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Children of God

July 27, 1994 | 63 minutes
Directed by: John Smithson | Written by: John Smithson
A family describes their time within a religious cult, one that perpetuated pedophilia, sexual abuse, and prostitution. The documentary, narrated by Helen Mirren, is described by John Smithson - who produced and directed it - as 'a way of examining the bigger picture through the experience of one family'. Within its own terms, it makes for gripping television. But the nature of this particular religious group is hotly debated and the relationship of the Padilla family to it a matter of some dispute. So it is an open question whether this family's story illuminates or obscures the bigger picture.
Cast: Helen Mirren (Narrator)

Production Notes

To spend a couple of years in a new religious movement that you later decide is not for you is an experience shared by thousands. To spend 18 years in a new religious movement that you then denounce as hell on earth smacks of carelessness. But that, according to “Children of God”, was the experience of the Padilla family – Sylvia, an English woman, Arnoldo, her Costa Rican husband, and their children. As Sylvia and her children tell it, the “Family” – previously known as the “Children of God” – held the Padillas in thrall for nearly two decades. It was a life, they say, of sexual and financial exploitation that they endured because they were mind-controlled by the cult. There is little doubt that the Padillas have led a difficult life. Arnoldo, by Sylvia’s own admission, was an alcoholic and a womaniser for most of their marriage. Since the Family banned contraception, Sylvia says she had more children than she wanted. One daughter was sexually abused by a member of the Family who was living in the Padilla house, another daughter died of cancer. These facts are not disputed. There is dispute, however, over the interpretation of the facts, and in particular over how much responsibility the Family should bear.

For Sylvia and her daughters, the Family is to blame: they say they remained in the group for 18 years because they were brainwashed. For the Family, the Padillas were a problem. For most of the time, they say, the Padillas lived in and ran their own home, rather than living in the group’s communal home. They eventually broke their connection at the Family’s request. Mr Smithson entered this territory with, he says, a single ambition – to allow the Padillas to tell their story. But how is the viewer to understand this story? The idea that an organisation has the power to brainwash is promoted by opponents of new religious movements to explain why people enter and remain with them for long periods. It is not accepted, however, by most of the sociologists and psychologists who have studied the phenomenon. They point out that thousands pass through such movements without apparent ill effects, joining of their own free will and leaving when membership clashes with other beliefs or desires. Even where physical coercion is involved, as it was, for instance, with US prisoners in the Korean war, brainwashing has proved ineffective.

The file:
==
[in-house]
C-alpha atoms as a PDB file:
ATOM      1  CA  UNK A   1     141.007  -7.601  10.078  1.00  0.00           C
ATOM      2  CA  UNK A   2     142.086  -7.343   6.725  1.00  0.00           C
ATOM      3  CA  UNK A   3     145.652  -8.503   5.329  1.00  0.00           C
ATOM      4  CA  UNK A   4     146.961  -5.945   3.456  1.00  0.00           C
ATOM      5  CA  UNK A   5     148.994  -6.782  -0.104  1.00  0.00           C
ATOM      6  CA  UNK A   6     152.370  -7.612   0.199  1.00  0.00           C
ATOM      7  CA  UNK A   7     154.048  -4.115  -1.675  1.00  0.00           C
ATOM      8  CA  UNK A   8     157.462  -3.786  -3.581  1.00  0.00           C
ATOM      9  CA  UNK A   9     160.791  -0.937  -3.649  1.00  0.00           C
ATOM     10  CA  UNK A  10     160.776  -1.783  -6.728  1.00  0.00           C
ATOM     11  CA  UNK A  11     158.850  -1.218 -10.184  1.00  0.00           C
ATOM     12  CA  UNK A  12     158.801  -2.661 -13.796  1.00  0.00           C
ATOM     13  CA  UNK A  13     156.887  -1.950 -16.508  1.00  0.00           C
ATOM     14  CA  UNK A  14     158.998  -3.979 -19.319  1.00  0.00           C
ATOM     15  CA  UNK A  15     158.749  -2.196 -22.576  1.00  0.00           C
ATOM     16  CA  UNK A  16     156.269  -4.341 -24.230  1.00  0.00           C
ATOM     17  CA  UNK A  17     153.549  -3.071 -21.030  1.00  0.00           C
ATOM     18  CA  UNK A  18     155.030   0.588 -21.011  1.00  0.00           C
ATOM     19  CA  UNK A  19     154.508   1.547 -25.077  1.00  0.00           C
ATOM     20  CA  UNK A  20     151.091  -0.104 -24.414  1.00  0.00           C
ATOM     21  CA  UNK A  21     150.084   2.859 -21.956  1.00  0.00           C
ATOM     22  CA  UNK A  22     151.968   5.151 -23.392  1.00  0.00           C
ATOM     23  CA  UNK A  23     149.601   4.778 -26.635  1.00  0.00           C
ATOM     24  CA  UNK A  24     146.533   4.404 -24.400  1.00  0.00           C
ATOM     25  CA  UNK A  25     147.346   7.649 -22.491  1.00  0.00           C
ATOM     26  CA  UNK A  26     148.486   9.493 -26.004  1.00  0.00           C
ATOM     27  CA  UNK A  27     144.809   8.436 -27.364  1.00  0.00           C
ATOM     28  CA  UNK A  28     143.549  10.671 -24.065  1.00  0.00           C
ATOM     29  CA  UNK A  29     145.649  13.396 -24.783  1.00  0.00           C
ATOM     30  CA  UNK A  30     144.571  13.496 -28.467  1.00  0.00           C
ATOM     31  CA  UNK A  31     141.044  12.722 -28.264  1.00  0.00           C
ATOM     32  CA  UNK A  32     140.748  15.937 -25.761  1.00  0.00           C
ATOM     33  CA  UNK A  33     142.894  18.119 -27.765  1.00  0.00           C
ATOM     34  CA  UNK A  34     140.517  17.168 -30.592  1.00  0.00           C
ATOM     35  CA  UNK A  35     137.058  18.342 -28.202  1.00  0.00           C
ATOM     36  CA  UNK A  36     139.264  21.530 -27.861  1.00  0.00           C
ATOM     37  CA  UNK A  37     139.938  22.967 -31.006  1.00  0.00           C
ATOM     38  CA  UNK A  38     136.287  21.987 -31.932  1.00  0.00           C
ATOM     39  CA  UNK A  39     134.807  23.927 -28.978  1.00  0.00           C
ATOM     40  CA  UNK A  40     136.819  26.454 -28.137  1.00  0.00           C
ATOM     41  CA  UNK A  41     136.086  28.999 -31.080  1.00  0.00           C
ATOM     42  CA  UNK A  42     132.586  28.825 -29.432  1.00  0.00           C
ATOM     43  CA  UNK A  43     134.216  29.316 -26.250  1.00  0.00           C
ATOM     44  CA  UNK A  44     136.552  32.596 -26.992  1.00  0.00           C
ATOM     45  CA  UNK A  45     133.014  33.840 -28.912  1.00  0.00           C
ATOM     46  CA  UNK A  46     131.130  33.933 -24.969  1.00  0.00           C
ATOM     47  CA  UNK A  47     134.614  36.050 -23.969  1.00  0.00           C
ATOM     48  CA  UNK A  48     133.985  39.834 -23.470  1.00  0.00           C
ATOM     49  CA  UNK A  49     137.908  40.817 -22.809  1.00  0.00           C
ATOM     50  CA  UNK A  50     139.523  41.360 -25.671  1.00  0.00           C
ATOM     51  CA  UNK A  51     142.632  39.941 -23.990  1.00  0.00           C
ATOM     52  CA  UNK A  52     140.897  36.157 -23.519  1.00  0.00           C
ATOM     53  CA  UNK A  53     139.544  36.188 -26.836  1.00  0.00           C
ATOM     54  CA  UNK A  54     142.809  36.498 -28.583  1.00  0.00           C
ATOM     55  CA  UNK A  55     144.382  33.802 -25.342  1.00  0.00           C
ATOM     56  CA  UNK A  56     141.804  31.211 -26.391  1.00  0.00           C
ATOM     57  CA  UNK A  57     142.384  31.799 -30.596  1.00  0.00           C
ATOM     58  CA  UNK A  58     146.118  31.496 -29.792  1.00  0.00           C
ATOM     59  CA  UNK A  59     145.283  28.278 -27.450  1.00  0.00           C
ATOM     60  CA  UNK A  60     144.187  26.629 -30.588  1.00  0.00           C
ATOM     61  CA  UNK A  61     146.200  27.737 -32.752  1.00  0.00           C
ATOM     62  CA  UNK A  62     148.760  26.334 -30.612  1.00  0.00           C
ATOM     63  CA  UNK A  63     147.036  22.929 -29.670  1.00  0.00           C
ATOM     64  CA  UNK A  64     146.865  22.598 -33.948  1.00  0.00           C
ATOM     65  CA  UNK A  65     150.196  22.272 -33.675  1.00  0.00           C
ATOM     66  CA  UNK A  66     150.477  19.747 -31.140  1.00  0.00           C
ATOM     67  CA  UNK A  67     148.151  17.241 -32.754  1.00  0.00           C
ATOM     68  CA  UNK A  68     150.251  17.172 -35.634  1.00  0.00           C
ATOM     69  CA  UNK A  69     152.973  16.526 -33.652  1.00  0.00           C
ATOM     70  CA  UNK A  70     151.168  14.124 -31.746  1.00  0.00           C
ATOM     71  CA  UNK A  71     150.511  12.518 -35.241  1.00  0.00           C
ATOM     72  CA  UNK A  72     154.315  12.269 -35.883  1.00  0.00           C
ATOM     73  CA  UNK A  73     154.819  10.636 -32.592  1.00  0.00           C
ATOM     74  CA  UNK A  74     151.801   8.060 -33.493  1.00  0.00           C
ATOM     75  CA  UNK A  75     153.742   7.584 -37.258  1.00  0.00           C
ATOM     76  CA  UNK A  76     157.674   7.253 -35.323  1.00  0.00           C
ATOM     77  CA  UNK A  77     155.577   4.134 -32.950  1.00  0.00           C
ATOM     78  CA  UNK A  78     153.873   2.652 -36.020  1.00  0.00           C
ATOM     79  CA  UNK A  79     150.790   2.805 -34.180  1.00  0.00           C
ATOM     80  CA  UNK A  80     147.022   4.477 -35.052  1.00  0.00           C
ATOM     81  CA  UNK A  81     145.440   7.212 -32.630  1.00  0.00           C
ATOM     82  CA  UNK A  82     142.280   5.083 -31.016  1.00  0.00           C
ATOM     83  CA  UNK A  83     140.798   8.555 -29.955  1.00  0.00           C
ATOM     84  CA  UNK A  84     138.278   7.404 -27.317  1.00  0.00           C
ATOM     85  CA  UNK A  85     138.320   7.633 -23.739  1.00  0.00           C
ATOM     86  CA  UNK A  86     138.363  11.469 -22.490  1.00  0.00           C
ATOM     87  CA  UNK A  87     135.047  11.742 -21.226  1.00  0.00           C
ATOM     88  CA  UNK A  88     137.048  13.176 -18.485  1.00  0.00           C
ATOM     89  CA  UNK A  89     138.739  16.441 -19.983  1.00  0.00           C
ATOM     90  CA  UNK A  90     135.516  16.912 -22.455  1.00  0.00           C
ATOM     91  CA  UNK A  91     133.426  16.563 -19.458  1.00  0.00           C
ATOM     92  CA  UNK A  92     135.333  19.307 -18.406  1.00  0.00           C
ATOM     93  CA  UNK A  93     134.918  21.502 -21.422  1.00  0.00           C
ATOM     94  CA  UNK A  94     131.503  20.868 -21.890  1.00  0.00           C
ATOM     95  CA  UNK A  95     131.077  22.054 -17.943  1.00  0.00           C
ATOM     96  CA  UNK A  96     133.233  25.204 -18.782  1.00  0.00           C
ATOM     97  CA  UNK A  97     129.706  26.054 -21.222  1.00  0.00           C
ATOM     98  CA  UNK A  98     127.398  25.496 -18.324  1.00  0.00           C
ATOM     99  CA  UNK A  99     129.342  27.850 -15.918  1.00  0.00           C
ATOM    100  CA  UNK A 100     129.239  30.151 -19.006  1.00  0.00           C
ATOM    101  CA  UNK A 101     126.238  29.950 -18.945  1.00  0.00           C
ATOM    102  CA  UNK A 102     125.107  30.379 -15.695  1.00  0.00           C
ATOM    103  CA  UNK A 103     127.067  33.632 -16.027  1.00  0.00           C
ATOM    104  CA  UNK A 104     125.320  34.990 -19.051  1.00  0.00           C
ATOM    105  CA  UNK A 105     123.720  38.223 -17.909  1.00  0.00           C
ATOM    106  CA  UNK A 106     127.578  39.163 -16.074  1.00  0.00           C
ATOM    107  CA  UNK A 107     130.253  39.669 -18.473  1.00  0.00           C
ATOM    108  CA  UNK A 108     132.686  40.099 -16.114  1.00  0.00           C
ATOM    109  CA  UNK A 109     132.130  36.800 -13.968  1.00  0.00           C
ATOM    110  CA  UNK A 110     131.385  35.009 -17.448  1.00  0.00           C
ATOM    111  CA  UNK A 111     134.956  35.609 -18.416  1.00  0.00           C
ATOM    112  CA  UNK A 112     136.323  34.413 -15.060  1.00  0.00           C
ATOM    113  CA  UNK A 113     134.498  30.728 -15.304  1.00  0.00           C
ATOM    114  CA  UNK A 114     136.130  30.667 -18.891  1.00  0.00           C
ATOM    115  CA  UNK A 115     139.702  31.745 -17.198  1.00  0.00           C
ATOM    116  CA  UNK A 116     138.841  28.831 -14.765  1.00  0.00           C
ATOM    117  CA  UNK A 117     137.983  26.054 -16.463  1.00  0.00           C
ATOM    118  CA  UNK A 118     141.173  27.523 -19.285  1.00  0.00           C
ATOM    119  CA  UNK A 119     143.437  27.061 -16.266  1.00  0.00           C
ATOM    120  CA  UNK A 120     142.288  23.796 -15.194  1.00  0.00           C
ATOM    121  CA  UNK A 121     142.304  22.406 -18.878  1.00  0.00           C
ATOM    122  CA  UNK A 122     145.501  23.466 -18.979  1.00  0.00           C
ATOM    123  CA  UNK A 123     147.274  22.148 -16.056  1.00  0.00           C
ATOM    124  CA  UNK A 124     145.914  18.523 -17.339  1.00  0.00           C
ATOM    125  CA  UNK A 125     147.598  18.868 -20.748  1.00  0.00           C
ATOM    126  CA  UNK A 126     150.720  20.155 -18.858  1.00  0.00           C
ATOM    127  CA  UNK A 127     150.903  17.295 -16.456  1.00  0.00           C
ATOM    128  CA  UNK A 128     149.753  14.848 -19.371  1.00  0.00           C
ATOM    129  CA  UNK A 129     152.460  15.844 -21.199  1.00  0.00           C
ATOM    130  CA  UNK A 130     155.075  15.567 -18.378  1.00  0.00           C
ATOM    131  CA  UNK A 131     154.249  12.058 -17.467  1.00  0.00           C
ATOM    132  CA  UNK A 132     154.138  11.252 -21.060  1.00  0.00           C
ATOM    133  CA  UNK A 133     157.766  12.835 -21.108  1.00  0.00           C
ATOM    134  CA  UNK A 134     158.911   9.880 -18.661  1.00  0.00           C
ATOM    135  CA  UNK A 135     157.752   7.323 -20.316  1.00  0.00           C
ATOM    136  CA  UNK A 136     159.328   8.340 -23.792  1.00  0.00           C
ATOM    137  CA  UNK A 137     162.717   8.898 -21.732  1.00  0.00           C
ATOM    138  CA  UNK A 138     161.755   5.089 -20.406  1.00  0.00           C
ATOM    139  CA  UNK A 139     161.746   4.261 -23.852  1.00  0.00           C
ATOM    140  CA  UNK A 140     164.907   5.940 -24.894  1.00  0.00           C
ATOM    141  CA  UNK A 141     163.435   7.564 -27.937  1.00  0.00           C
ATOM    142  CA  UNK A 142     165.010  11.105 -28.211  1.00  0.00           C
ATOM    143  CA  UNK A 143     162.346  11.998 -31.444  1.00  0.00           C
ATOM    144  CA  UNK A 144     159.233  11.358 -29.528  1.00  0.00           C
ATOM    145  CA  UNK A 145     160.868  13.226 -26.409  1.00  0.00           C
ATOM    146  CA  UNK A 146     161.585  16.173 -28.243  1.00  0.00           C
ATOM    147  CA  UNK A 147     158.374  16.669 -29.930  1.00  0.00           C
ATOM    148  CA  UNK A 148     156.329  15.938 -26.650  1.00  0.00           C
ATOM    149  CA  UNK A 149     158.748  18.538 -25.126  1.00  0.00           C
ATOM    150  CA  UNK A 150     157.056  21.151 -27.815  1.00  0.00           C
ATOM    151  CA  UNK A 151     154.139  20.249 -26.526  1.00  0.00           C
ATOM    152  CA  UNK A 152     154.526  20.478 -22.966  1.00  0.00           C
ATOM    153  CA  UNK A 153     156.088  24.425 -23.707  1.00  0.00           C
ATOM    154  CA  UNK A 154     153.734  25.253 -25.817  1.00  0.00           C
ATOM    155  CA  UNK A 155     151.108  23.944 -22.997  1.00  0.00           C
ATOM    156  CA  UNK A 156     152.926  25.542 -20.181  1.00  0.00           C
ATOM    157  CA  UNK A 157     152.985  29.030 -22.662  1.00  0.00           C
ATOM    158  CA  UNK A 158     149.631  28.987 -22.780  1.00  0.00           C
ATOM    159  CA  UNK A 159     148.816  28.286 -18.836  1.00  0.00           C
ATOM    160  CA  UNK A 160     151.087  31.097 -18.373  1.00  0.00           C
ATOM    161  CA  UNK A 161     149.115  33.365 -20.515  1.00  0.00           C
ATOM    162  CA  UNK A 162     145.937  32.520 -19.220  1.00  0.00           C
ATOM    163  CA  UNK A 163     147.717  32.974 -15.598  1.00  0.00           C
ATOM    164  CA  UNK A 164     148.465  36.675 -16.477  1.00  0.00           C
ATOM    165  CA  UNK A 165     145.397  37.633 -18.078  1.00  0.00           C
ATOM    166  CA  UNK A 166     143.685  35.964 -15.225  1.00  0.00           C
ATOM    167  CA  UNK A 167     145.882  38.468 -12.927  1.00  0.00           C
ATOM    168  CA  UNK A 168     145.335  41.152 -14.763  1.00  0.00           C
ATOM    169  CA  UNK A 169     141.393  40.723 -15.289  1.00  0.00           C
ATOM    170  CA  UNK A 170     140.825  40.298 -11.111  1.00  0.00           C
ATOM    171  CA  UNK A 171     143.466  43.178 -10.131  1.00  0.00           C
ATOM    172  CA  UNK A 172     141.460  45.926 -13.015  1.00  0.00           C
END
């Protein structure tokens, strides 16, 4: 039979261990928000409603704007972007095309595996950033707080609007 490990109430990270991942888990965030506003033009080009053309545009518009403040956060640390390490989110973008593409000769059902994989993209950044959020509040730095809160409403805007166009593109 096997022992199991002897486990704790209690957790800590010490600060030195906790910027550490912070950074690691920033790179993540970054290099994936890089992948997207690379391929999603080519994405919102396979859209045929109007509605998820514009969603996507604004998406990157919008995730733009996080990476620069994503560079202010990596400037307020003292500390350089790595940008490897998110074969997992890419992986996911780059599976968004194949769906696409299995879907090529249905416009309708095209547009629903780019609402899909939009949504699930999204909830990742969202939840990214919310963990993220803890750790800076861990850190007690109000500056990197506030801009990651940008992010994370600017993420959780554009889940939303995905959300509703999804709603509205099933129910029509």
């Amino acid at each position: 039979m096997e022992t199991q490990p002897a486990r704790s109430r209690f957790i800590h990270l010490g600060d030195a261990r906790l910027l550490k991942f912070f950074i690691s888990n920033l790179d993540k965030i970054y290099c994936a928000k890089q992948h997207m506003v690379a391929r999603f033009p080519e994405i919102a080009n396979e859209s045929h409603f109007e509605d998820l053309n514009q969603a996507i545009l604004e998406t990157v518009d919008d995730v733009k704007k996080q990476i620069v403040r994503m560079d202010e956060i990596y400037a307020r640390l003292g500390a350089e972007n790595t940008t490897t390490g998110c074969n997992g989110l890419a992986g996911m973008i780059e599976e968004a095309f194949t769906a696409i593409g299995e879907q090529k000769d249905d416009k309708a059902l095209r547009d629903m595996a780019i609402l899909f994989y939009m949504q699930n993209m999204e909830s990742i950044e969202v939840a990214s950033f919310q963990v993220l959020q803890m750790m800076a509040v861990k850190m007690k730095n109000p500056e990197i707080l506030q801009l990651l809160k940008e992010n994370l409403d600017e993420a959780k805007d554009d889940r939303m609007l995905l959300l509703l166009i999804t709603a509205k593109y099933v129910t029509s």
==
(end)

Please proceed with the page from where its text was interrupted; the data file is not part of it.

The other aspect of the Padillas’ story is that since she left the Family two years ago, Miriam Padilla, one of Sylvia’s daughters, has been an active member of a campaign against the Family, organised by the US-based Cult Awareness Network (CAN). Miriam has been a witness in several countries in cases of alleged child abuse brought against the Family. All the cases have collapsed. Bithia Sherman, a former activist in the same campaign, recalled discussing her activities with Miriam while Miriam was on a visit to California with Mr Smithson. One purpose of the visit was to acquire copies of old video tapes that CAN activists had stolen from a Family warehouse in the Philippines. Mr Smithson used extracts of the tapes in his film, although he insists that neither he nor Channel 4 paid for them. Ms Sherman alleges that Miriam had mixed motives. ‘Initially she said that she wanted just to get on with her life, but then she told me that she liked the recognition and fame she had got from campaigning against the Family and the money she had received for it . . . She told me that she had employed an agent to attend to all the telephone calls she received for interviews and to handle the financial arrangements… She went on to explain to me that her family had never been very much in the Family… and that the abuse she had suffered had mainly come from her own father.’

Mr Smithson agrees that a bitter argument rages around the Family. But it was not his brief, he says, to reflect it, beyond to acknowledge that the Family disputes the Padillas’ account. Perhaps the Padillas have convinced themselves that their interpretation of their experience is correct. Others argue with equal conviction that it is not.

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